One line early in my Westphalia teach always gets a laugh, and it's this one: There is no money in this game, only Debt, and you don't want it but you only ever seem to get more of it. Sometimes, but not always, I get a second laugh when I explain that Prestige reduces the rate at which the interest on your Debt accumulates, "kinda like a credit score".
(Sometimes the laugh is tinged with a streak of bitter recognition - what better way to get away from thinking about my mortgage and my student loans and the fact that I'll probably never get out from under it all for a couple of hours, than playing a game that reminds me of it constantly, thank you so much Tom.)
More than just my weird idea of a joke, the Debt mechanism in Westphalia is an integral part of the design. Everything that you accomplish to advance your position in the game has the potential to reduce your Debt at the end of the game. Possession of territory, being party to a trade agreement, et cetera. And every player's victory condition - and each of the six player positions has its own victory condition - is measured against their remaining total Debt. The Dutch Republic, for example, needs to have made trade agreements in excess of their remaining Debt; for Sweden to win, their total Debt must be less than the sum of their own territorial gains plus the Tolerance that Austria has granted to Protestants in the Holy Roman Empire.
Besides trying to accomplish and accumulate things that will reduce their Debt, players need to control the rate at which that Debt accumulates. How this works is that at the start of every Diplomacy Phase, the players gain Debt depending on their current total Debt. If someone has between 20 and 23 Debt - let's say they have 21 for the sake of argument - they will accumulate 6 more Debt. On the following turn, their 27 Debt is going to put them into a new bracket where they will accumulate 8 additional Debt, and holy cats, that's a lot of Debt.
Now, this rate is decreased according to a player's current Prestige. If I have 21 Debt and 3 Prestige, for example, I'm only going to accumulate 4 Debt (instead of 6), and if I go into that next turn with 25 Debt and still have 3 Prestige, I'm going to gain 5 Debt (instead of 8). This relationship between Debt and Prestige gives players two incentives: one, to keep their total Debt as low as possible, and two, to get their total Prestige as high as possible.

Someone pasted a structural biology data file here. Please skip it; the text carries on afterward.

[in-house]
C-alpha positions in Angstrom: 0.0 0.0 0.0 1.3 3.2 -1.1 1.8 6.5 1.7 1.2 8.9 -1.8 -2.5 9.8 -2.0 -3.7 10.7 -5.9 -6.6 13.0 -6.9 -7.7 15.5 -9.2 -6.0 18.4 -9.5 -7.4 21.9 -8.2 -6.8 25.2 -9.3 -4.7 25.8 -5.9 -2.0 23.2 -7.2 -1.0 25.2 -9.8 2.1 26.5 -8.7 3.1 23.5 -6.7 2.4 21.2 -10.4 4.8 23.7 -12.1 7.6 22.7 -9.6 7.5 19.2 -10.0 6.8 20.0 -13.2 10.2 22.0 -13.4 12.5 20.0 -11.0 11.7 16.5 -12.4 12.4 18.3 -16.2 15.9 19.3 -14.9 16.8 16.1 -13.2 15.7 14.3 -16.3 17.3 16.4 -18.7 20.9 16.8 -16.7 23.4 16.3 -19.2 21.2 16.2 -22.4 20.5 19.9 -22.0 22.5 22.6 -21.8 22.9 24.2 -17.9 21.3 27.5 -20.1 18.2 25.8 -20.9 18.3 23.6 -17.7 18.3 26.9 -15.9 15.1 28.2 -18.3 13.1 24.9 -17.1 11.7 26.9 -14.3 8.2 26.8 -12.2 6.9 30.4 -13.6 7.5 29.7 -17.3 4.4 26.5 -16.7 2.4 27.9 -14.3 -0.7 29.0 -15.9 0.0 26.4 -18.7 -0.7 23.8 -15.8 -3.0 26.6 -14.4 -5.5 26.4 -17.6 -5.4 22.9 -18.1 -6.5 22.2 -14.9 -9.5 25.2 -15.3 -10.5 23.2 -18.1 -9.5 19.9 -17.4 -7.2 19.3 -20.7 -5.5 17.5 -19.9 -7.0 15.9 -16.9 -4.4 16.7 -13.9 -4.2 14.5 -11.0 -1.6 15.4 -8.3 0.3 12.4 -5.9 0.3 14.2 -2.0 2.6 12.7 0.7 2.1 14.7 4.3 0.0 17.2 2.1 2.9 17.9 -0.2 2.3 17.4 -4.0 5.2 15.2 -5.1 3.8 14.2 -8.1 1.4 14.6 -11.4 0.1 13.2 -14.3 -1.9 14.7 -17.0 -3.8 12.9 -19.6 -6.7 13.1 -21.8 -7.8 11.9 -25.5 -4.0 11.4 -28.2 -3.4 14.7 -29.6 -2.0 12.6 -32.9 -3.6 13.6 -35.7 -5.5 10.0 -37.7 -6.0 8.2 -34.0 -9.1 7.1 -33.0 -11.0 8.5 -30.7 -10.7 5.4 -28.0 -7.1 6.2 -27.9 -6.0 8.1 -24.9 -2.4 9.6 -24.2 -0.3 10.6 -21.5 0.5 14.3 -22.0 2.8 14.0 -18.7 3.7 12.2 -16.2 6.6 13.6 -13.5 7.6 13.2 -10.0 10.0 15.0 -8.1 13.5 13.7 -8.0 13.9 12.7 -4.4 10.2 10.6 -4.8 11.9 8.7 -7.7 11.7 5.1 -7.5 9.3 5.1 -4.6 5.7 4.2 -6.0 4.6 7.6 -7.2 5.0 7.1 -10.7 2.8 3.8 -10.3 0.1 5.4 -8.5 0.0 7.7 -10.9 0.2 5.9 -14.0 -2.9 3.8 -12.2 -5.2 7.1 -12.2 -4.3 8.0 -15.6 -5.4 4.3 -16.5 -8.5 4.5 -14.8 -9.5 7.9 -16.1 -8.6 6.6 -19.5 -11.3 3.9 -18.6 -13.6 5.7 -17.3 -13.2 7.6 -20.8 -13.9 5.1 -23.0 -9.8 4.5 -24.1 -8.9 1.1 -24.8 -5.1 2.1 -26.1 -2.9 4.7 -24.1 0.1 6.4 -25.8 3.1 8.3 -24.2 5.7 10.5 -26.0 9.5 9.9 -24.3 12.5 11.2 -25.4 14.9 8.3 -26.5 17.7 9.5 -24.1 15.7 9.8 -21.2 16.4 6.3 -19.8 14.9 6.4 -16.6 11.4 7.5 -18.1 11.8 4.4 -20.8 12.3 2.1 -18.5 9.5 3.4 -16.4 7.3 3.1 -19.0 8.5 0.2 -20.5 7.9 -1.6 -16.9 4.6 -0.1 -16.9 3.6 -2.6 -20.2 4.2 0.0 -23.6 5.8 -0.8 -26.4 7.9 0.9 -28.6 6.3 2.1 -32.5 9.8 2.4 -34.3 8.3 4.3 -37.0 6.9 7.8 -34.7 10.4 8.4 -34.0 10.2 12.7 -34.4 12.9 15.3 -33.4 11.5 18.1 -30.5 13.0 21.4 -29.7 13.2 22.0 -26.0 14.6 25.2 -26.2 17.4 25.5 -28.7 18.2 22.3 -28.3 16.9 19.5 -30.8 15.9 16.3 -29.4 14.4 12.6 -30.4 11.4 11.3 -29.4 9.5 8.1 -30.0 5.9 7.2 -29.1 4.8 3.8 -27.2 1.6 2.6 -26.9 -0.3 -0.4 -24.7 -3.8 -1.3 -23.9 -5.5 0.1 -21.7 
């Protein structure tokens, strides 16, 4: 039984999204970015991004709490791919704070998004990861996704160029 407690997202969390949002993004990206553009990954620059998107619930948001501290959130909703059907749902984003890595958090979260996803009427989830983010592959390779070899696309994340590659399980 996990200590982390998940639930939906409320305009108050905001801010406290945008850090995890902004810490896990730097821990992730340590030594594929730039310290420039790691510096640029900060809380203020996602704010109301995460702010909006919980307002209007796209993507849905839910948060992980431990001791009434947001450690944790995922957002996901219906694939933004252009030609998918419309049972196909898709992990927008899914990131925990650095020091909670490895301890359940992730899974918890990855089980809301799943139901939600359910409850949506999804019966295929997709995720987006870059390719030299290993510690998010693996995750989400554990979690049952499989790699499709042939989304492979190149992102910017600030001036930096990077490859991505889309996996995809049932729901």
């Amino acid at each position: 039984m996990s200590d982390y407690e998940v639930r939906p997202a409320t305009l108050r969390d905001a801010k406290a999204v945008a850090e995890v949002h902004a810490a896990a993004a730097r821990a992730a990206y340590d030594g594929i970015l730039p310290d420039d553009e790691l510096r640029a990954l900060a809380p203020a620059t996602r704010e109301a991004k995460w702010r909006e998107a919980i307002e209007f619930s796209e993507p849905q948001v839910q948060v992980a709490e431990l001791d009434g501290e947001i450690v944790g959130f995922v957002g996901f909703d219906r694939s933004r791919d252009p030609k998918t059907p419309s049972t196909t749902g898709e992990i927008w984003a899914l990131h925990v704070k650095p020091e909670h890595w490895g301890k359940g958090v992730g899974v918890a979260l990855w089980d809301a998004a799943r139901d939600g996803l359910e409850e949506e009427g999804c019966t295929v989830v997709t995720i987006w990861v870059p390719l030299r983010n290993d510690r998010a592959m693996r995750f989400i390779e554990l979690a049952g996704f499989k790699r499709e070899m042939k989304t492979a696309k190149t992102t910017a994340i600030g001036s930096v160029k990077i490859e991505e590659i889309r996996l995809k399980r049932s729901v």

Prestige, like pretty much anything else in the game, can be traded. This is helped along because the "interest rate" reductions are tiered: you accumulate the same exact amount of Debt with 4 Prestige as you do with 3. So you might be willing to give up a point of Prestige, to go down from 4 to 3, as that doesn't immediately hurt your position - provided they give you something that's worth the trouble. Prestige is primarily gained by winning a battle, which gives players some added incentive to go campaigning. Prestige is also lost by losing a battle, which gives players some added incentive to exercise caution. I'm not going to get into the details of the military aspects in this piece, except to say that these two opposing impulses - the reward of gaining Prestige and the risk of losing it - contribute enormously to the cat-and-mouse, feints-and-counterfeints tempo of operations.
Players are more likely to trade Debt than Prestige, though, and that probably sounds counterintuitive: if the whole point is to reduce my Debt at the end of the game, and if having more Debt during the game increases the rate at which the interest accumulates, why on earth do I want to take on someone else's Debt? Well, you don't! But you'd be happy to let someone else take your Debt, and maybe if they want something from you - this piece of territory, this adjustment to the Tolerance track, this trade agreement, this promise not to attack you this turn - you make the transfer of that something conditional on them taking on some of your Debt. Naturally, you might find yourself on the opposite end of the exchange. In fact, in practice, very few trades in the game don't involve some shifting of Debt.
The Thirty Years War is often seen in confessional terms, and though those tensions inflamed the passionate and provided a convenient pretext for the opportunists, my game aims to view the causes of the conflict largely through an economic lens, as all those causes - territorial ambitions, pursuit of local autonomy, international reputation, power politics, and even confessional identity - are, in the end, about money.